What could be simpler than a game that requires no equipment, except for a set of limbs, facial muscles, and a mouth, tongue and vocal cords for shouting out guesses? Charades is a game in which one player wordlessly pantomimes a word or phrase drawn from a hat -- often the title of a book or movie -- for teammates to try to guess.
The origins of charades are a bit obscure; the name may come from the Italian word schiarare, which means "to disentangle," or schiarato, which translates as "clear" or "unraveled" [source: Cantab]. But by the late 1800s, it had become a popular pastime among affluent ladies' luncheon groups and gatherings of male artists and intellectuals alike. An 1896 dispatch published in The New York Times bemusedly describes a club of young male intellectuals in Chicago who staged regular public events, in which they pantomimed current events suggested to them by members of the audience [source: The New York Times].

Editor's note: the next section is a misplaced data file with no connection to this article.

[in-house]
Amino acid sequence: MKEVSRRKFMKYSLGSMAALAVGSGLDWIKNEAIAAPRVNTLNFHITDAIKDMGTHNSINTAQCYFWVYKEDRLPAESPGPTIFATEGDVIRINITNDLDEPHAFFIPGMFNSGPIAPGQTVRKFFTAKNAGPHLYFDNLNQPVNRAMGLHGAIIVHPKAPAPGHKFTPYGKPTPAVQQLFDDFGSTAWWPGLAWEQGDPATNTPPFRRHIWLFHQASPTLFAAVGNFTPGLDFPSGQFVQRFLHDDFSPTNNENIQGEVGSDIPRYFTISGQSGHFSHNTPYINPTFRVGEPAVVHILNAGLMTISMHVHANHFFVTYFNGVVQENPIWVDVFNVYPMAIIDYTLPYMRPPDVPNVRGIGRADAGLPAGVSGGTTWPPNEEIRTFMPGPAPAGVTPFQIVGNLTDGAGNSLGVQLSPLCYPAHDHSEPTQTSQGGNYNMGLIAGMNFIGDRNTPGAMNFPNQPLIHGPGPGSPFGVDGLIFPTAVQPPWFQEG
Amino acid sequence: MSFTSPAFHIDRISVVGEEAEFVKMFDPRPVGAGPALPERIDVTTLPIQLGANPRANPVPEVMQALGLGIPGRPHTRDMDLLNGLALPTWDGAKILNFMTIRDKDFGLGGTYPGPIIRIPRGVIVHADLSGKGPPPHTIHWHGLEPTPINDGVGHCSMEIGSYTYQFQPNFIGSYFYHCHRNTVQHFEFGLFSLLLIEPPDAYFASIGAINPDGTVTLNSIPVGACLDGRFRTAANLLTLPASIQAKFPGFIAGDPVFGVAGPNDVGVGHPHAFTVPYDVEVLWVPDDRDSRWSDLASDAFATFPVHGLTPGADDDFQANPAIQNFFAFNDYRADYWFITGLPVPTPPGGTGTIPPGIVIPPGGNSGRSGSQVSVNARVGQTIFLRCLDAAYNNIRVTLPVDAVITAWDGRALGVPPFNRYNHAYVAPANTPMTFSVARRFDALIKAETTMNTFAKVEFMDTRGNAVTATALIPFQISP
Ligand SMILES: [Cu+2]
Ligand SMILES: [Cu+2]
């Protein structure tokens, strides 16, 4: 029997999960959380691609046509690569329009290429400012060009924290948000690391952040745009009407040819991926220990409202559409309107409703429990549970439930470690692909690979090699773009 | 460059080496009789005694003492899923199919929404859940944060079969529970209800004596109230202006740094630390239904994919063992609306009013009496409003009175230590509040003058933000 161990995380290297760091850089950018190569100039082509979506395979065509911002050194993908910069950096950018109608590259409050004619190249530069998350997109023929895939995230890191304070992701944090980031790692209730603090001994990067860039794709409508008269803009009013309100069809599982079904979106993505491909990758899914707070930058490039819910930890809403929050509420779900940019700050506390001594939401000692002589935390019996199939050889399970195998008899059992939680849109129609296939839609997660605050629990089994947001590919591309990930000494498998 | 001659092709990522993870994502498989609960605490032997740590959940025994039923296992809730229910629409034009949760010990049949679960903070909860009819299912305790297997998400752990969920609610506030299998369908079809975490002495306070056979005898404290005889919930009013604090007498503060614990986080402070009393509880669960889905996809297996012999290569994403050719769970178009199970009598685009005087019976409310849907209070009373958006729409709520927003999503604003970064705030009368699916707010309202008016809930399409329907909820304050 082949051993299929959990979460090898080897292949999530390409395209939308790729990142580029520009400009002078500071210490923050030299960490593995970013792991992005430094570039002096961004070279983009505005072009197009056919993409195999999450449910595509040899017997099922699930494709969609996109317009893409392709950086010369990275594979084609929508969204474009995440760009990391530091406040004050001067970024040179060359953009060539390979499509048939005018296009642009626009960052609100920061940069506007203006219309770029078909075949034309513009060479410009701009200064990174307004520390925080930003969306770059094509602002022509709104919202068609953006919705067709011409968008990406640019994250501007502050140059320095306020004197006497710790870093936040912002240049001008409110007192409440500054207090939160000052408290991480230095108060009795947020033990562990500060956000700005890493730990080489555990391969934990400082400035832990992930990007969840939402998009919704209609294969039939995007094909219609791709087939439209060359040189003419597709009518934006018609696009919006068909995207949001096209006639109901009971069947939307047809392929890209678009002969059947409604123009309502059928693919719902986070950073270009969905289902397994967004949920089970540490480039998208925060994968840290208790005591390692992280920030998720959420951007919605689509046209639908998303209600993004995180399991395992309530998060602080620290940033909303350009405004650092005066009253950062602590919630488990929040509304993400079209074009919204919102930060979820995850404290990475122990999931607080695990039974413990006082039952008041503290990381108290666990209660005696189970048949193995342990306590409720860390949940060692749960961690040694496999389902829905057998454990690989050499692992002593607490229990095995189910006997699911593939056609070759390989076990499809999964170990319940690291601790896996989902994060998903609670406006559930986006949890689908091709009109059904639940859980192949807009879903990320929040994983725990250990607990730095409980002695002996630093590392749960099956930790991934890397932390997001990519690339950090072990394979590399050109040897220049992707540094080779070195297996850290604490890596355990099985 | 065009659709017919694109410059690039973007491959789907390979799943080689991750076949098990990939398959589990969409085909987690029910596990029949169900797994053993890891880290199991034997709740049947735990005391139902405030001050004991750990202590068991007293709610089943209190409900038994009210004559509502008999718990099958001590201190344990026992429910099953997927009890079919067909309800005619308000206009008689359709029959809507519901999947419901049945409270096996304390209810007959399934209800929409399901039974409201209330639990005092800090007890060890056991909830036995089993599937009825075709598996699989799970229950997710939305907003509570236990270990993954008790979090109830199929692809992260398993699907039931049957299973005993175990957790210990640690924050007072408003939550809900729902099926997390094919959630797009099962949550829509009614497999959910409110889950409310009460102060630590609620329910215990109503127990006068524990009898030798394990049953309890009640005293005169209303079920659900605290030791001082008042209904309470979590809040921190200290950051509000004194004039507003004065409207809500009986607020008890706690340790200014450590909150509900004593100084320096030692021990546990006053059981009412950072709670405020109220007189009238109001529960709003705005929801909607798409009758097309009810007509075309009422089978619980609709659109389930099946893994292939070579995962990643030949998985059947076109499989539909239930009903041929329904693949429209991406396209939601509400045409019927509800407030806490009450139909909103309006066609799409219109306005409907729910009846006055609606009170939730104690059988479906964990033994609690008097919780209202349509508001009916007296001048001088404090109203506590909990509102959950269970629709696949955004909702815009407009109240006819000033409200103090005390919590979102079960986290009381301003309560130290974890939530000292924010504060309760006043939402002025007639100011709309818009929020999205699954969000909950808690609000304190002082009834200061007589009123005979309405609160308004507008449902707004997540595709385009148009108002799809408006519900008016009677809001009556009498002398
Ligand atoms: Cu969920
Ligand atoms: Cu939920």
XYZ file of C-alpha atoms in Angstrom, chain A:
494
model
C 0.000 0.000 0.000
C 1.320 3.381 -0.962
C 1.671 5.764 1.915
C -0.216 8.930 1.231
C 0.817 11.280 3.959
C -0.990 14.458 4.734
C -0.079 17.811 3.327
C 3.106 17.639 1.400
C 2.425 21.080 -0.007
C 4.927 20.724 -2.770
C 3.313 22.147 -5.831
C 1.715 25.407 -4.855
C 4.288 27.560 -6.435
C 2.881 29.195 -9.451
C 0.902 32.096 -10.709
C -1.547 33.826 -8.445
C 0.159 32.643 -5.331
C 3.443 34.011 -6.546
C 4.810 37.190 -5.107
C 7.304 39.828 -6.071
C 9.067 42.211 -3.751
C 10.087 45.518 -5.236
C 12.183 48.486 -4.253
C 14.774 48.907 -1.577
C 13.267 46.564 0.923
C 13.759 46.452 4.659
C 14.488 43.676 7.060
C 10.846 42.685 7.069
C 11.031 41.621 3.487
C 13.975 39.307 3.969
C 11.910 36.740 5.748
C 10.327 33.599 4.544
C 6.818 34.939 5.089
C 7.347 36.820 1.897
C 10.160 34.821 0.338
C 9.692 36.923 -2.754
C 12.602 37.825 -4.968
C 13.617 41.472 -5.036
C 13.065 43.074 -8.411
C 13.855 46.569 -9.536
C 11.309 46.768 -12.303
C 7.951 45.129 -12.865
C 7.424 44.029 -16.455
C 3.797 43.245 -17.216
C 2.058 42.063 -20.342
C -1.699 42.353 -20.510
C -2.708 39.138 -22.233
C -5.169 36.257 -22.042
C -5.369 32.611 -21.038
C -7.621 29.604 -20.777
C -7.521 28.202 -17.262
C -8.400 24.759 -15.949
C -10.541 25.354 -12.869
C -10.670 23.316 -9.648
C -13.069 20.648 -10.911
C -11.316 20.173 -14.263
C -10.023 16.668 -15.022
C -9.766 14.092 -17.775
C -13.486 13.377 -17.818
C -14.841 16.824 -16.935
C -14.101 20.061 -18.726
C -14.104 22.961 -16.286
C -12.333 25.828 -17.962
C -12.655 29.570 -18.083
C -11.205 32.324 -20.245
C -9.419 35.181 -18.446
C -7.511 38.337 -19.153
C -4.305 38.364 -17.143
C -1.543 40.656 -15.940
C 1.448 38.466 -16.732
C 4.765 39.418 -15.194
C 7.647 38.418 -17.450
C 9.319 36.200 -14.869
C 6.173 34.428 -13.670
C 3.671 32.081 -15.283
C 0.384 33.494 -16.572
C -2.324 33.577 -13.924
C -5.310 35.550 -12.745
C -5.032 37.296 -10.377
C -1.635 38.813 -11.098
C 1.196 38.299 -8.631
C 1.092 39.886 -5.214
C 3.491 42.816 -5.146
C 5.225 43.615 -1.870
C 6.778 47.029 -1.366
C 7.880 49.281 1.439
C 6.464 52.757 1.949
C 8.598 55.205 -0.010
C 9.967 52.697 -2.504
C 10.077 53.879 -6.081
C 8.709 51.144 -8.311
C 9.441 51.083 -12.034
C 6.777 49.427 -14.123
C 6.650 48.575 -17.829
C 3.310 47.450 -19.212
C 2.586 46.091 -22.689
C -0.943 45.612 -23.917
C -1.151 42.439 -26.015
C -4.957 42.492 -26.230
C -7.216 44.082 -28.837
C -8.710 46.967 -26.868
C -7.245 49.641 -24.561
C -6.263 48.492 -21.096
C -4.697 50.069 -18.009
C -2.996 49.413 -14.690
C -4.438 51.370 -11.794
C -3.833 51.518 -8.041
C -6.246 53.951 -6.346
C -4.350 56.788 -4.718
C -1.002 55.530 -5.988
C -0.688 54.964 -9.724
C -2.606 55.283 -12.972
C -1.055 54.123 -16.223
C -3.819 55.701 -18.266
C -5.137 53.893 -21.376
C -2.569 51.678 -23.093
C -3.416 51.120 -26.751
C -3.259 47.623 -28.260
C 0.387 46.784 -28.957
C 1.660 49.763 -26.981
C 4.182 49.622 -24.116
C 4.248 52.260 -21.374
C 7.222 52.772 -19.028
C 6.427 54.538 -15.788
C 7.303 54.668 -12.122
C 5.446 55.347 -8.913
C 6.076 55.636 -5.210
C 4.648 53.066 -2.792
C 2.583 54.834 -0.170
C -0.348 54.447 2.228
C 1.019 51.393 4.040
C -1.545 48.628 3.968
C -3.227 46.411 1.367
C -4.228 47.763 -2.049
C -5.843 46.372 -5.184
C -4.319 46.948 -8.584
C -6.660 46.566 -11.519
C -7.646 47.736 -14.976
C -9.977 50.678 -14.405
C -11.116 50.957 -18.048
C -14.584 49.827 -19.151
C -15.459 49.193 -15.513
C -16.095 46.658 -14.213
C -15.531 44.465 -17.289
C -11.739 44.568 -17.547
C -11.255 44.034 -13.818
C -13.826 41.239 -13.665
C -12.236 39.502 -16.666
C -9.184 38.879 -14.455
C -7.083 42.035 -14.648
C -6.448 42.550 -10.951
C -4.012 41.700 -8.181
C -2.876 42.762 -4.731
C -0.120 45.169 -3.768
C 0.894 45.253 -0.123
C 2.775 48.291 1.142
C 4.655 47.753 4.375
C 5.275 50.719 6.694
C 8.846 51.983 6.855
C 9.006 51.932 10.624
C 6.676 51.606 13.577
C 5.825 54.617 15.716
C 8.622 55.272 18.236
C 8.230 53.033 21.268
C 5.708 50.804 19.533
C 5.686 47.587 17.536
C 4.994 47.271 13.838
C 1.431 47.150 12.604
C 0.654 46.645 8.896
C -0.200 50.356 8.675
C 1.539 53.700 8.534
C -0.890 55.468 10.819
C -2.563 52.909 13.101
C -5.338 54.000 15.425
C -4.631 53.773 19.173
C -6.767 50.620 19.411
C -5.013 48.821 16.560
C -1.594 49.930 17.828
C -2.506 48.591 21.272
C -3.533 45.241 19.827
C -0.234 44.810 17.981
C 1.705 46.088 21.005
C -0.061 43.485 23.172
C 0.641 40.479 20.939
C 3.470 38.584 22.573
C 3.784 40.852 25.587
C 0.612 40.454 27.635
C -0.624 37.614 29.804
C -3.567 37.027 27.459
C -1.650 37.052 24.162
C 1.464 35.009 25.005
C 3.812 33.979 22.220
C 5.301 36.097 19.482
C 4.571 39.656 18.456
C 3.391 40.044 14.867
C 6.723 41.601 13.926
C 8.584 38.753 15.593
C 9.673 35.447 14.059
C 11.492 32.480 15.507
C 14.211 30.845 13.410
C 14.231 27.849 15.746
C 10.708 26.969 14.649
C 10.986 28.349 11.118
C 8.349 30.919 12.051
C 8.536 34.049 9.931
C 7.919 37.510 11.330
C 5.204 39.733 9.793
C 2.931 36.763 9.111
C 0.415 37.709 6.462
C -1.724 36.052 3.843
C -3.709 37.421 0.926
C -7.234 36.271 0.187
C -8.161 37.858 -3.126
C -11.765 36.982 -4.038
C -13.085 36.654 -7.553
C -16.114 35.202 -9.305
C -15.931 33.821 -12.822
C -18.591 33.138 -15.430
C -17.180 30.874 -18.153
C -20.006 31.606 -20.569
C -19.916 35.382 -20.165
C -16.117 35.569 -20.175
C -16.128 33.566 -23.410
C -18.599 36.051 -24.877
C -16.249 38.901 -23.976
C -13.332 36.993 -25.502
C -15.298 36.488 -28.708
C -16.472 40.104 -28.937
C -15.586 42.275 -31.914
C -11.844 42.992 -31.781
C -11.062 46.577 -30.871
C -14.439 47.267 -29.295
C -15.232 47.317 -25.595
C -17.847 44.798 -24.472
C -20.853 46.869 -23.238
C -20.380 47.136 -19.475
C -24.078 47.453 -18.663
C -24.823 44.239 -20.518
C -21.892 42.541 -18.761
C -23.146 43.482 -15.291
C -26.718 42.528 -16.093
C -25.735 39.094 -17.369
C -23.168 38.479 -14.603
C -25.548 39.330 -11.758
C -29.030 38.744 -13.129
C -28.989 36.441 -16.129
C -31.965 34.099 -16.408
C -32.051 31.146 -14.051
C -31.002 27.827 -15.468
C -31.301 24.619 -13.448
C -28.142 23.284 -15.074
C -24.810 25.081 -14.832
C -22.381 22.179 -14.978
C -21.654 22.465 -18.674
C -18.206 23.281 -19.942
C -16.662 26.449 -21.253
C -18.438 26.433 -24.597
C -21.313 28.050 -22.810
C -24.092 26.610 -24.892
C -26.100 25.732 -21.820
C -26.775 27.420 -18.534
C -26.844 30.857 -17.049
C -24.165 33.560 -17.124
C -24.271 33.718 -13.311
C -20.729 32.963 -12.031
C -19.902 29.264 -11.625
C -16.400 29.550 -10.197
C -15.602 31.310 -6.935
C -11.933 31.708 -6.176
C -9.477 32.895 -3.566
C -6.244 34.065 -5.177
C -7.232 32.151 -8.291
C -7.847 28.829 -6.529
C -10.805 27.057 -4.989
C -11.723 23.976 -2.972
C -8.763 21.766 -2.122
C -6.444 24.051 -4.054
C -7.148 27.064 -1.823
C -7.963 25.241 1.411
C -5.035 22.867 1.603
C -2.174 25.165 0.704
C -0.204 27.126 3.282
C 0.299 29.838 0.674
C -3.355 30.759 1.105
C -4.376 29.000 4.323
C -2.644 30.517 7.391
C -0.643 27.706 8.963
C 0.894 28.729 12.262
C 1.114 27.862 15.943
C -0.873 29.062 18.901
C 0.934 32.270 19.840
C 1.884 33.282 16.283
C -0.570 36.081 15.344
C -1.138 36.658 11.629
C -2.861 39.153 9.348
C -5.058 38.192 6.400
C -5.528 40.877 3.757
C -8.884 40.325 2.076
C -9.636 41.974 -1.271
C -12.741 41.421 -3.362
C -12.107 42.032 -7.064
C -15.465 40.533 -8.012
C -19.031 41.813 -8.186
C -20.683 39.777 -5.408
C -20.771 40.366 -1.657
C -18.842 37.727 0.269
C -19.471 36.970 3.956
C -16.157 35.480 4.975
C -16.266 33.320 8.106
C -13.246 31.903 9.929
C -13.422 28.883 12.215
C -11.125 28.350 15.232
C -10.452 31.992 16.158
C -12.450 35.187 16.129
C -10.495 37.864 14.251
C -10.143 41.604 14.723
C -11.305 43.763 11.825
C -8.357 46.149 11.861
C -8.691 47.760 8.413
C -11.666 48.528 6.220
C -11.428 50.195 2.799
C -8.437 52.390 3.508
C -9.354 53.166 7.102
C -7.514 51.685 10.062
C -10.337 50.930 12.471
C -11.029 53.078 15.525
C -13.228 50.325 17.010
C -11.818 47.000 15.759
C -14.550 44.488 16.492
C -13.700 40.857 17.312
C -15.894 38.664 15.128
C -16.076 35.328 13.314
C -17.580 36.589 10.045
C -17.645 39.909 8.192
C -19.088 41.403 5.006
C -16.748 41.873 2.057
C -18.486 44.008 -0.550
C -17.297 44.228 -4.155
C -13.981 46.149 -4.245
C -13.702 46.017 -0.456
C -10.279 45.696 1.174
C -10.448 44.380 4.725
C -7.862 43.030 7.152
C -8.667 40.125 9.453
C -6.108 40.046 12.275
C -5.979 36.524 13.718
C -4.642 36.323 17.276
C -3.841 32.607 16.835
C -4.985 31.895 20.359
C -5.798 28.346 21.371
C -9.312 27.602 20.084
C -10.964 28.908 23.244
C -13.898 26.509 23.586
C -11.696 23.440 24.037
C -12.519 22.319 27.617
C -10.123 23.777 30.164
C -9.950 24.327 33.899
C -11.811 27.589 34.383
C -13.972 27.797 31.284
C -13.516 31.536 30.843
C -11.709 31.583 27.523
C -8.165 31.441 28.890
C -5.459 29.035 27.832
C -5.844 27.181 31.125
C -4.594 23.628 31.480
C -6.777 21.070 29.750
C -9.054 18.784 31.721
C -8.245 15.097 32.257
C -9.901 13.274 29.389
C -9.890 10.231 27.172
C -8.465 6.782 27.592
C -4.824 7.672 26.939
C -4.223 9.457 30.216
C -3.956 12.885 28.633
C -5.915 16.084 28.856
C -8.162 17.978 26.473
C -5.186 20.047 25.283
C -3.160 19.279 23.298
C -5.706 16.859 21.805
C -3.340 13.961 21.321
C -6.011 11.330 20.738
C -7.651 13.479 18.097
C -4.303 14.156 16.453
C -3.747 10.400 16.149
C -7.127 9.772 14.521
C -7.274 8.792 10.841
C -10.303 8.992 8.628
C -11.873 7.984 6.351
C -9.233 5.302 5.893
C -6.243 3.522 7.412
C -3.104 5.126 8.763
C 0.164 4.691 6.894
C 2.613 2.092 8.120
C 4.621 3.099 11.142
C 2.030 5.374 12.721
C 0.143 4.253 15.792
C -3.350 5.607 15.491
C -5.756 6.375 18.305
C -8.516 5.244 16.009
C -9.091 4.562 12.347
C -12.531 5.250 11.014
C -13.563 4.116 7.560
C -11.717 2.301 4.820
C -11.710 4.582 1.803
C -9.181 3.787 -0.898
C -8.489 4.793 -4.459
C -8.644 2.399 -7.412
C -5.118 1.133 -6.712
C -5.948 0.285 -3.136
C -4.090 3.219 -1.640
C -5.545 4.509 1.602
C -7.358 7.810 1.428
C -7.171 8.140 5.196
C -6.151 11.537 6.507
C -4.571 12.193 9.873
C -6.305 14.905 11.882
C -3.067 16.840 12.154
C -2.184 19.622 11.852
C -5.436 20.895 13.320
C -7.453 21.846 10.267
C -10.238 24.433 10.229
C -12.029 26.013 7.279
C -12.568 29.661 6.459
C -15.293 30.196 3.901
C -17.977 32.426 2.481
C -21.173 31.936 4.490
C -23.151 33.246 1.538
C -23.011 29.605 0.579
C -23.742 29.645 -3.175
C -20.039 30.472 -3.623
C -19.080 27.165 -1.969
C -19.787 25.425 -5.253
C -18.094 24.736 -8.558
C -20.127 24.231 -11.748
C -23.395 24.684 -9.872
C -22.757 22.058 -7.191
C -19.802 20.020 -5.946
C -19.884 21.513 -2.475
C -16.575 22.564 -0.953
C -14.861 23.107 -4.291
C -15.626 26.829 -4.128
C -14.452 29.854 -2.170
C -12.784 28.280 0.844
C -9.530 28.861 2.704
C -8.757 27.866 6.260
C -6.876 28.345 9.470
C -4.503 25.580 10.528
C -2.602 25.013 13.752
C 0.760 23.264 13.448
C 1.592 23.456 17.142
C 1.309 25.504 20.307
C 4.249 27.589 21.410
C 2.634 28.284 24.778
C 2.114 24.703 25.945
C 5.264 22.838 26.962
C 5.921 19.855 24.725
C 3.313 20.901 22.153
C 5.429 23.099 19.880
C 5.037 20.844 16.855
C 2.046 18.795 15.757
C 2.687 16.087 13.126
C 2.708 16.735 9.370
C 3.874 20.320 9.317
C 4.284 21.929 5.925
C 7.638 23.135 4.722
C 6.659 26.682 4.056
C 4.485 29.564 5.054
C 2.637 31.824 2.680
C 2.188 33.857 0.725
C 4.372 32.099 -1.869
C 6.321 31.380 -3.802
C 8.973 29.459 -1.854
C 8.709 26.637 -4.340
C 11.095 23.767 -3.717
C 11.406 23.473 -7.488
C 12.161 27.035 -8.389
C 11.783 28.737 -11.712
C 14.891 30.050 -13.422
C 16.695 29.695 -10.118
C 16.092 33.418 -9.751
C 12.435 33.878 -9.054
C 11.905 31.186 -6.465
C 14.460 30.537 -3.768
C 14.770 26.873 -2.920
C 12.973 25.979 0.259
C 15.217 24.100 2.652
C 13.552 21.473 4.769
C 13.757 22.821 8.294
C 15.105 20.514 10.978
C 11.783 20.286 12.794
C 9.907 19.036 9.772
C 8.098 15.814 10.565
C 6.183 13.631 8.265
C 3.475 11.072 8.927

But while the rules of charades are relatively simple -- basically, you can't speak what you are trying to convey, or use gestures to spell it out -- the game can be devilishly difficult, if it's played by competitors who delight in filling the hat with exceedingly complex or obscure words or phrases, or ones that are too abstract to portray visually with ease.